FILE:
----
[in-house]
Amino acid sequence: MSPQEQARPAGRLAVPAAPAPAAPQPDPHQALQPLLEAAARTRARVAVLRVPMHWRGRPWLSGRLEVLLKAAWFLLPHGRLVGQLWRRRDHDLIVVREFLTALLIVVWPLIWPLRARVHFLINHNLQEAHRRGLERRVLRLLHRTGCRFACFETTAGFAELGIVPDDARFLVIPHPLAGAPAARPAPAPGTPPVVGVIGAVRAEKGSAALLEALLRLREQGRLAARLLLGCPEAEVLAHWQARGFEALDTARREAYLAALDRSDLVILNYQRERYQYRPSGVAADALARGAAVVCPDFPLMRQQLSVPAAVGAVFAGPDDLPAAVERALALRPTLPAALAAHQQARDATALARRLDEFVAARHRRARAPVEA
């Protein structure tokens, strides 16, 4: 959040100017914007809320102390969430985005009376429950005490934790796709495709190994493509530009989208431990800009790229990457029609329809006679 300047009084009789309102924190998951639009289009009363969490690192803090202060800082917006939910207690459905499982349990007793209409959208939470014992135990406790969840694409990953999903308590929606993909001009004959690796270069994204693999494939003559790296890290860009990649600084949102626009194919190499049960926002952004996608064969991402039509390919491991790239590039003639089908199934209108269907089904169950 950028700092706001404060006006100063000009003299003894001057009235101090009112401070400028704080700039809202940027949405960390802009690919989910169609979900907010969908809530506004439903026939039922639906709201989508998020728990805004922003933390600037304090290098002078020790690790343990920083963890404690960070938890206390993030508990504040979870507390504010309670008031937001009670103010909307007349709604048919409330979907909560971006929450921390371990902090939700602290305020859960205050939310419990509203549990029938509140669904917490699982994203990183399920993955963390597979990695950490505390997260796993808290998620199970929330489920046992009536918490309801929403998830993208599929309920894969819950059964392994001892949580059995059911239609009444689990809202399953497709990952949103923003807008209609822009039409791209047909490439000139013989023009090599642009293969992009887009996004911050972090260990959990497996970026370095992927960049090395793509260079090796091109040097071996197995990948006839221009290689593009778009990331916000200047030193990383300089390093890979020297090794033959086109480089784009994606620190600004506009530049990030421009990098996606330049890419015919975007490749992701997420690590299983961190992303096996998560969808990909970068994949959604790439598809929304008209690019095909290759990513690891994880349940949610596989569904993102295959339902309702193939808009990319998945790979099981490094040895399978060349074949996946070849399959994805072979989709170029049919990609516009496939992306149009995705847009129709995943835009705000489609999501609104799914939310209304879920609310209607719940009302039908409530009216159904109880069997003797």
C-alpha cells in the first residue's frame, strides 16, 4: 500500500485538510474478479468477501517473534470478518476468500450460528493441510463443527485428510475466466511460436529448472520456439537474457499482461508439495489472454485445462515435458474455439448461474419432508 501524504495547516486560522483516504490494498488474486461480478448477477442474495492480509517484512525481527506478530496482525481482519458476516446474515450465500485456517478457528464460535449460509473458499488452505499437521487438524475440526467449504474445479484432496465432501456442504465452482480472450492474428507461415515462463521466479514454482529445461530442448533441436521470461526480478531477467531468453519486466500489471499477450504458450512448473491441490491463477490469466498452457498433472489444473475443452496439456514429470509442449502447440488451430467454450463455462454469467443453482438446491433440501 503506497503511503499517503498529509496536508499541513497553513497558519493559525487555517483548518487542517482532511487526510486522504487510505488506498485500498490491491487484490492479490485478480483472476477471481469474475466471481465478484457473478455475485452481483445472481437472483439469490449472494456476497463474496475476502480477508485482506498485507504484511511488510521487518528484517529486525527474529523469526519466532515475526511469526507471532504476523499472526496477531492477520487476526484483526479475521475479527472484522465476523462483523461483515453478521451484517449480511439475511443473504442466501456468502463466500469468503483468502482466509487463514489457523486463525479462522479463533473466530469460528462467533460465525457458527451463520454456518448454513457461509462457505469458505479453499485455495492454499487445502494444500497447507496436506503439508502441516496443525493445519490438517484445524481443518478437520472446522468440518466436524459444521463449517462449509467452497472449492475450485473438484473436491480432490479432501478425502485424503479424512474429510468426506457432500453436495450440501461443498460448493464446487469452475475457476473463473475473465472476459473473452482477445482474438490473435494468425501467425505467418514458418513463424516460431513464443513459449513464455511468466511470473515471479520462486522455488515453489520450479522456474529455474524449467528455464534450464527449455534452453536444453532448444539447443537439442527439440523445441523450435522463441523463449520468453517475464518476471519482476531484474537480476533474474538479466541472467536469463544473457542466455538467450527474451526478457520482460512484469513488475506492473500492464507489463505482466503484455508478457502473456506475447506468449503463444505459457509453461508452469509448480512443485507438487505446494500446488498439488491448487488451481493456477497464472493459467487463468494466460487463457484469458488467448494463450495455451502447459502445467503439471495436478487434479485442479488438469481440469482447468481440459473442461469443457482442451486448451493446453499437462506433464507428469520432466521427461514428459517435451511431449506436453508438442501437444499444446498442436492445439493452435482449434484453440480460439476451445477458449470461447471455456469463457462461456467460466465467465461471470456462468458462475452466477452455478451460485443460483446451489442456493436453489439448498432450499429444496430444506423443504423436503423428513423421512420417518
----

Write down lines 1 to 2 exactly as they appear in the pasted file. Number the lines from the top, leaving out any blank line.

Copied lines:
[in-house]
Amino acid sequence: MSPQEQARPAGRLAVPAAPAPAAPQPDPHQALQPLLEAAARTRARVAVLRVPMHWRGRPWLSGRLEVLLKAAWFLLPHGRLVGQLWRRRDHDLIVVREFLTALLIVVWPLIWPLRARVHFLINHNLQEAHRRGLERRVLRLLHRTGCRFACFETTAGFAELGIVPDDARFLVIPHPLAGAPAARPAPAPGTPPVVGVIGAVRAEKGSAALLEALLRLREQGRLAARLLLGCPEAEVLAHWQARGFEALDTARREAYLAALDRSDLVILNYQRERYQYRPSGVAADALARGAAVVCPDFPLMRQQLSVPAAVGAVFAGPDDLPAAVERALALRPTLPAALAAHQQARDATALARRLDEFVAARHRRARAPVEA